Kneeling in the centre of the flower bed, Amanda tore open the seed packet to reveal a single, small misshapen brown sphere. Turning the packet over, over she read the hand written instructions on the back: "Plant deep. Water well."
Amanda dug a hole into the soft spongy soil with her hands and gently dropped the seed in. She then covered the hole with dirt and drizzled it with water from an old tea cup.
She crossed her legs and, leaning forward with her chin in her hands and her elbows on her knees, looked down at the ground that she'd just watered.
"Ready when you are," she said to the damp patch of soil.
The damp patch of soil popped and gurgled as the water soaked in.
Amanda smiled. "I'll come back tomorrow," she whispered.
* * *
The next day was even sunnier and warmer than the last, and Amanda found herself once again sitting cross-legged in front of where she'd planted the little seed.
"Still not ready, eh?" she said nodding, "That's ok. No rush. You can stay in there for as long as you like." For a long time she sat, absently pulling on stray strands of grass poking out the flower bed.
After some thought, Amanda glanced around. She was indeed alone.
"My name is Amanda," she said in an excited breathy whisper, as if about to reveal a waterfall of secrets, "I live in that small house, there. I own it. I bought it because I thought it would be a good investment. And it is... a good investment. I'm just... I'm the only one who lives there, so it sometimes gets little," she paused, trying to think of the right word, "...quiet. No roommates, no family. I used to have a cat, but he left and moved in with a neighbor. So now I have the whole place pretty much all to myself."
Amanda looked at her watch.
"Oh. I guess I'd better get back to the kitchen. My dinner's cooking. Well, it's just a microwave dinner, but you know how it is. You don't want to let those things cook too long. But, I'll come back tomorrow, maybe you'll even have grown a little by then," she said, before walking back into her little house.
* * *
The following day was wet and dark. Amanda came out in a big green coat and crouched down next to the seed.
"Still not out yet, hey? That's ok. How was your day? Right. Mine was the same-old same-old too. Office work, you know. Nothing really changes there. I don't really... I find I don't talk to many people there..."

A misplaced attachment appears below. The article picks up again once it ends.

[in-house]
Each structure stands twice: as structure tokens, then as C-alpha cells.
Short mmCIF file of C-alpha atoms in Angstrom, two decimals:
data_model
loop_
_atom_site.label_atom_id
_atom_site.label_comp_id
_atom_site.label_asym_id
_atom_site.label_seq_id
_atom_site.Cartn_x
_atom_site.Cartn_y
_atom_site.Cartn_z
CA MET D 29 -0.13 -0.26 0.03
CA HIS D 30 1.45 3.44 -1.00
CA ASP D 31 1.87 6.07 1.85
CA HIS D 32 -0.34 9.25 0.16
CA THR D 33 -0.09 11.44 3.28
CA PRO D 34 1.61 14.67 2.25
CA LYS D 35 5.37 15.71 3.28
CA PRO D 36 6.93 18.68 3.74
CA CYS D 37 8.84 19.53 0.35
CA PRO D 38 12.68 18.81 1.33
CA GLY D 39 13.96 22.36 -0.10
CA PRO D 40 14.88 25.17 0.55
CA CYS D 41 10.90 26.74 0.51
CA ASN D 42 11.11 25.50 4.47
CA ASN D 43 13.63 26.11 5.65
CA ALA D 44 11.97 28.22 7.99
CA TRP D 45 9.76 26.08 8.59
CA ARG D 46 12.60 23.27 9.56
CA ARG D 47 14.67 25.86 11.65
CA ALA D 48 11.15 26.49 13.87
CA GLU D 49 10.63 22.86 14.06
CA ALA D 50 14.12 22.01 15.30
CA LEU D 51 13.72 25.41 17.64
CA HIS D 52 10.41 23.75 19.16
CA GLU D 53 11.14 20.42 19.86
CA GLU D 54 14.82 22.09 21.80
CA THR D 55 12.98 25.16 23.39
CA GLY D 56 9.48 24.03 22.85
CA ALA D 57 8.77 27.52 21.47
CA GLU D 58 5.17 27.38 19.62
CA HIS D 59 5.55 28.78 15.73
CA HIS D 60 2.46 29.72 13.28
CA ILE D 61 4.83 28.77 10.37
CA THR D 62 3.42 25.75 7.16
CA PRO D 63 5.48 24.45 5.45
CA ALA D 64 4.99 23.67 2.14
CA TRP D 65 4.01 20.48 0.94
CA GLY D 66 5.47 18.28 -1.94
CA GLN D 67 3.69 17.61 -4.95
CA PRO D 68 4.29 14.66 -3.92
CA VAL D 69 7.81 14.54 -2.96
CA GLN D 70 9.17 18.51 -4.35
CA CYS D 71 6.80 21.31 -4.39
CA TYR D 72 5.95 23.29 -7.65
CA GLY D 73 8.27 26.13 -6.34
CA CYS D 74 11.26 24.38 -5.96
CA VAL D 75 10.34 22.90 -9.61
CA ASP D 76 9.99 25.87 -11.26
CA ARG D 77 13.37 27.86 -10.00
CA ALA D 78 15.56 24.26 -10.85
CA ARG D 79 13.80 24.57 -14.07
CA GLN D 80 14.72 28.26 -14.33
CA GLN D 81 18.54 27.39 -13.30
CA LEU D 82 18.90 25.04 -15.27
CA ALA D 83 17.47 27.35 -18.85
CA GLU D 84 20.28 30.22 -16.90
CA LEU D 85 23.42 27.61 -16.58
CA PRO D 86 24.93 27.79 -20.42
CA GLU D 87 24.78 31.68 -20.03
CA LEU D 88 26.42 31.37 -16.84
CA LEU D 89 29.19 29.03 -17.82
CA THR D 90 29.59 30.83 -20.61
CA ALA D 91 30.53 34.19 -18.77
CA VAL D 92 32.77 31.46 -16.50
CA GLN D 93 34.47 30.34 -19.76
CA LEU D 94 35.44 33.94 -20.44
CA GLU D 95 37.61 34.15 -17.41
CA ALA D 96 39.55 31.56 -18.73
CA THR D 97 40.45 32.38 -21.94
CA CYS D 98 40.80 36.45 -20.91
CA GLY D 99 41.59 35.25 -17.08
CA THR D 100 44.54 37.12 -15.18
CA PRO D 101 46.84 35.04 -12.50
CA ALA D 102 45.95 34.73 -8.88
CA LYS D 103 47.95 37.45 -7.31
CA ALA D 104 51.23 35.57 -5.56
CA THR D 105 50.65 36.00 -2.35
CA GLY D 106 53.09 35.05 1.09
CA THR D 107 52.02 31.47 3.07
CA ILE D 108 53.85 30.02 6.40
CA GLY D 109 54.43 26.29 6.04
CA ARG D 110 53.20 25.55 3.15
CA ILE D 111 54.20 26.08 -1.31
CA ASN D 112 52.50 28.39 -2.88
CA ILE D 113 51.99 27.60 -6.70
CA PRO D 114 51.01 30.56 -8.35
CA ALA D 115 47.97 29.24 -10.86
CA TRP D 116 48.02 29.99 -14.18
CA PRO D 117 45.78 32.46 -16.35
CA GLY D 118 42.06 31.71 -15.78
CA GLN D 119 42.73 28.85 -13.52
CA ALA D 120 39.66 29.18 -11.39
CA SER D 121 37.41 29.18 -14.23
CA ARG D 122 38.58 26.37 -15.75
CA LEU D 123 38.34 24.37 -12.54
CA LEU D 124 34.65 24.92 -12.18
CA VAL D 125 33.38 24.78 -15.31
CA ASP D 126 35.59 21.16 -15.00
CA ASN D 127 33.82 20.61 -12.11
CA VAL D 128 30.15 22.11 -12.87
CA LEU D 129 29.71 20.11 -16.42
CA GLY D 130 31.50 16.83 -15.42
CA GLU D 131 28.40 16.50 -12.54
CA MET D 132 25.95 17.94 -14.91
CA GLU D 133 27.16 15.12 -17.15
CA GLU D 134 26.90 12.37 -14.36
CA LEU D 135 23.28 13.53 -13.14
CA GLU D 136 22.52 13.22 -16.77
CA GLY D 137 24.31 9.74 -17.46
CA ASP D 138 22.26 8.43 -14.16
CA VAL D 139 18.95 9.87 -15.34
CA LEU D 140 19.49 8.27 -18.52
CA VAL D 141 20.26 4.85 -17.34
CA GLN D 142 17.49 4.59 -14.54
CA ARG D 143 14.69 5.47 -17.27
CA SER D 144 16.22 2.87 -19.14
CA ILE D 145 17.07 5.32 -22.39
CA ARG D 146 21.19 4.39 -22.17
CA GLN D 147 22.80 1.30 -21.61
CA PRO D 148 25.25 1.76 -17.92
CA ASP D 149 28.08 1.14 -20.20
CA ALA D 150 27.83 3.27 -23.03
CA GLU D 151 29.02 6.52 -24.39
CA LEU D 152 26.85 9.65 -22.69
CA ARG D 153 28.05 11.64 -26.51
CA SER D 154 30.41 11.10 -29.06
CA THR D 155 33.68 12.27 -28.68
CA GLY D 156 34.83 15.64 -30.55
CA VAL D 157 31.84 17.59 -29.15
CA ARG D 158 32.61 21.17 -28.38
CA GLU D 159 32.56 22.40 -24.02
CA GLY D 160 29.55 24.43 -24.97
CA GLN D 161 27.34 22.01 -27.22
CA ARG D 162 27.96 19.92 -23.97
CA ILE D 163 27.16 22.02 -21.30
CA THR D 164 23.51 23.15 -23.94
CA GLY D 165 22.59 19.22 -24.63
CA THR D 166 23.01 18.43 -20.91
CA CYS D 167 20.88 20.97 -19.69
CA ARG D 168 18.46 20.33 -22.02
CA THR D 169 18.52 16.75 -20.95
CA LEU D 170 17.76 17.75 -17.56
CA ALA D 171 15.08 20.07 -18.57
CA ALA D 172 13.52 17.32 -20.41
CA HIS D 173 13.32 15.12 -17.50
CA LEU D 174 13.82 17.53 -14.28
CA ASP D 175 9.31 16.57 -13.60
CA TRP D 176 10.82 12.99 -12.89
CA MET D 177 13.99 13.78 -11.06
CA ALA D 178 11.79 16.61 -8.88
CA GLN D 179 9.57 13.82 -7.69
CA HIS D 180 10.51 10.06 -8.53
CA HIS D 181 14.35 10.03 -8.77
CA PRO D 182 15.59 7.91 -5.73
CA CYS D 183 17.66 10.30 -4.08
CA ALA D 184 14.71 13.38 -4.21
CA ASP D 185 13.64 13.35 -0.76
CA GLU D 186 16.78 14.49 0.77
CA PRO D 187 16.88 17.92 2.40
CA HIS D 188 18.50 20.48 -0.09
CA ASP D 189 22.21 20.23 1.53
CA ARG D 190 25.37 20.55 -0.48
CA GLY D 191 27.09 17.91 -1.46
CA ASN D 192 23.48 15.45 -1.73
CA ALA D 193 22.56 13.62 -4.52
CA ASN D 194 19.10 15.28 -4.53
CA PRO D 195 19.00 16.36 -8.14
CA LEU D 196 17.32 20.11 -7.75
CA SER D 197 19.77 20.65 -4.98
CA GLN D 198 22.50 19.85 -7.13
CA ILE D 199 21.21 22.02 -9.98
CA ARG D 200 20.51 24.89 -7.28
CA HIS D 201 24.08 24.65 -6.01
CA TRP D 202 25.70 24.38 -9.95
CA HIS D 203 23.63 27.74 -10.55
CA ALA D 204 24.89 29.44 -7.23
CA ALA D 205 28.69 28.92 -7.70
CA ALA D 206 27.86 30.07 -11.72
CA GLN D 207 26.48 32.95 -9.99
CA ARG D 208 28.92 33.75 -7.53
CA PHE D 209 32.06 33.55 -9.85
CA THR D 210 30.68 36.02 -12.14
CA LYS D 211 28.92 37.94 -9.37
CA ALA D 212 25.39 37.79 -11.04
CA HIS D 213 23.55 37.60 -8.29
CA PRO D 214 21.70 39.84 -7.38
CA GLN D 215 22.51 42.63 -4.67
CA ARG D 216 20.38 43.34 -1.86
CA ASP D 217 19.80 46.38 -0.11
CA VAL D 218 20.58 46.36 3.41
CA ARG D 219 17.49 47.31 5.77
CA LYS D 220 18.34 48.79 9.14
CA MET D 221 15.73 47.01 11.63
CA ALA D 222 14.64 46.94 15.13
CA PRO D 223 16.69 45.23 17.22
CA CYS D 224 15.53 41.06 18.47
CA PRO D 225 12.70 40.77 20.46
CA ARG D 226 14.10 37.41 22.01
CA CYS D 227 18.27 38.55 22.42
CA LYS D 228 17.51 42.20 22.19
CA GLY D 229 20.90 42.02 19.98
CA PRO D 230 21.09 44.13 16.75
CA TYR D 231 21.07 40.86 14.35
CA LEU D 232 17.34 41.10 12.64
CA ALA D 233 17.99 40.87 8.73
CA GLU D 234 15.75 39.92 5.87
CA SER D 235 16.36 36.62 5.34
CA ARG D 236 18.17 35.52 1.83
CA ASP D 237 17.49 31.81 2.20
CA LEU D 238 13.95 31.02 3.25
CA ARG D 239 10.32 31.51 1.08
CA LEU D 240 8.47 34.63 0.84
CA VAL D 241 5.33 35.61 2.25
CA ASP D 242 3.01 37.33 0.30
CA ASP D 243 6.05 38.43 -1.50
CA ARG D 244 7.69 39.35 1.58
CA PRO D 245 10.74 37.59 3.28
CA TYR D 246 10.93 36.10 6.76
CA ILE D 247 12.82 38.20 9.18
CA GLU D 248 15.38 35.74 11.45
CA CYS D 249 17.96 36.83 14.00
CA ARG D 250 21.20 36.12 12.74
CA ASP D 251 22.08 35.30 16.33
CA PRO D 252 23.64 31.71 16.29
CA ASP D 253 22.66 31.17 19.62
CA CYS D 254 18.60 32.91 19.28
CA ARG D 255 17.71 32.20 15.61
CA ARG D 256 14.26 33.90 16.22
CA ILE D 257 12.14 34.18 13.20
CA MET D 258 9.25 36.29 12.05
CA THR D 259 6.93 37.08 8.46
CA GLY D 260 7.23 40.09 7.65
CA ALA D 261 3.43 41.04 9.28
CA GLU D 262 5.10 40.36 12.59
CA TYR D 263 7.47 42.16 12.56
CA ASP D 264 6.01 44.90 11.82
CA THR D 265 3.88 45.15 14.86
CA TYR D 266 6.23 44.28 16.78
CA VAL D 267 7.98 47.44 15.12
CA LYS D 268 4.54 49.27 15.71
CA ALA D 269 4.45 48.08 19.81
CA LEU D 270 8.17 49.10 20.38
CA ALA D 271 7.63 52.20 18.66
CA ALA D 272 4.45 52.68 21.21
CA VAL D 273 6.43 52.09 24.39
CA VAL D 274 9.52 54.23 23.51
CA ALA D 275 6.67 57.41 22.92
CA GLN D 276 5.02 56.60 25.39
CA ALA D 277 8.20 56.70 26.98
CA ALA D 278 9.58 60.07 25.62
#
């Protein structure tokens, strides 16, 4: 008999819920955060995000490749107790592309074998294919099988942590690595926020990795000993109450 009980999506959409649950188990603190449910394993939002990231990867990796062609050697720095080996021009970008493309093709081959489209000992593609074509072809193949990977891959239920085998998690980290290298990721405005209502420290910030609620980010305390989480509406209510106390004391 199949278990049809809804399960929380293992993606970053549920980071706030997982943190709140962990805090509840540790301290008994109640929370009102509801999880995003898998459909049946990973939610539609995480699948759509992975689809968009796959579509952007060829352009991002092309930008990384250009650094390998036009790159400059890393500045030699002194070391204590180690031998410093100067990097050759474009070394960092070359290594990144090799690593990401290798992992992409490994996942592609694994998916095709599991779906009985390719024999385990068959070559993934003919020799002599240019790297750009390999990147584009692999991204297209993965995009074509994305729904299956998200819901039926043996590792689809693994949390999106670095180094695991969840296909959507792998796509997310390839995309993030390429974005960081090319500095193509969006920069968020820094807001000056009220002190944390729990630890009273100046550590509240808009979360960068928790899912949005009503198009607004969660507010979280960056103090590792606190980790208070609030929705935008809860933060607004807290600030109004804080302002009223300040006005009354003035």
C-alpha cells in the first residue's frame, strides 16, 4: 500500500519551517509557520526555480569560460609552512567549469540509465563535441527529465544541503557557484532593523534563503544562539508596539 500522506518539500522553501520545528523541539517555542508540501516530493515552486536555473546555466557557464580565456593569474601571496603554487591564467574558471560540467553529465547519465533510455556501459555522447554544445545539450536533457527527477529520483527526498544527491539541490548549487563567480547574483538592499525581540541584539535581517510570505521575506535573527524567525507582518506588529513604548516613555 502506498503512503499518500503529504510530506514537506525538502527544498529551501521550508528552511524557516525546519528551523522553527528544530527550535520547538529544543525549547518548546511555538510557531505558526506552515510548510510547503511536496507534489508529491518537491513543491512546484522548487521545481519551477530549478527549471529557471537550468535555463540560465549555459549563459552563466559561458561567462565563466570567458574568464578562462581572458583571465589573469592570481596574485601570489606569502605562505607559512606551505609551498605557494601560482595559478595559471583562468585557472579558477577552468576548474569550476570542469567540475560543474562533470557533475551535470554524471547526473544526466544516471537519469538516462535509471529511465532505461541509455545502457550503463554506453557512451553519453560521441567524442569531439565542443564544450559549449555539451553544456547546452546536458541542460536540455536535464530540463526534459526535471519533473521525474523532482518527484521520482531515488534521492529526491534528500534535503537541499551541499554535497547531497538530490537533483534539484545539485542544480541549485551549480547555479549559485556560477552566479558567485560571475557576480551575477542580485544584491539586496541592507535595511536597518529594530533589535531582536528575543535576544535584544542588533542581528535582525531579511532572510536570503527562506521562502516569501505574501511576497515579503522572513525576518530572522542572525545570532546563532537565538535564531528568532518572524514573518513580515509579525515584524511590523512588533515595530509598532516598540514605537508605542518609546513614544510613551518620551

Amanda stopped and wrapped her raincoat tighter, as if deciding whether or not to go on. The rain tapped heavily against the hood of her coat.
"...well I except today. Today was a little different. A new person joined the team. He works in the cubicle opposite mine. He wears a suit, but it doesn't fit him properly. His name is Martin. He said hello to me in the morning but I wasn't sure he was talking to me so I pretended I didn't hear. I really wanted to say hello back, but I couldn't. It was like there was a brick wall between my brain and mouth. It's always there. I can never say what I want to."
Amanda blinked some of the stinging rain out of her eyes and stared at the empty patch of ground where the seed lay. "Right. Stupid, I know. Well I'm heading inside. I'll be back tomorrow."
* * *
With the following day the rain had subsided, but the ground was still muddy. Amanda was once again crouching next to the seed, however this time she was considerably more animated.
"...so Martin then said that HE had braces as a kid too, and knew exactly what I was talking about! And I said that was great, because I didn't know anyone who'd had to wear braces before. And then I thought to myself, 'you're teeth look nice'. BUT THEN, and this is the bit that surprised me, but then I actually said that out loud: 'you have really nice teeth,' I said. The words just popped out, I hadn't meant them too.
"And anyway, he smiled kind of awkwardly, and I wasn't sure if he was embarrassed because I'd brought up his teeth, but then, he said 'I think you have nice teeth too'.
"And I really didn't know what to say to that, so I just smiled back."
Amanda stopped for air. She was lost in her recollection.
"I think I'm going to ask him if he want's to go for lunch tomorrow," she said, making up her mind. She gently patted the muddy soil above the seed and walked back into the house.
* * *
The next day came and went, but for the first time Amanda didn't stop by and talk to the seed after work. Another day passed, and again the seed didn't have company.
Then, several days later, in the late summer dusk, two people entered the back yard.
"So this is your house? Nice garden," said Martin, looking around.
"I've never really been good at growing things" said Amanda.
Martin suddenly stopped walking. "Oh wow," he said, crouching down. "Look at that!"
Down at their feet was a tiny but brilliantly colored little red flower. Even in her own wildest expectations, Amanda had never expected the little seed to blossom so beatifully. Neither Amanda nor Martin said anything for a long time as they kneeled beside it.
"I think I'm ready for that coffee," said Amanda, breaking the silence.
And with that, she took Martin by the hand and led him into her little house.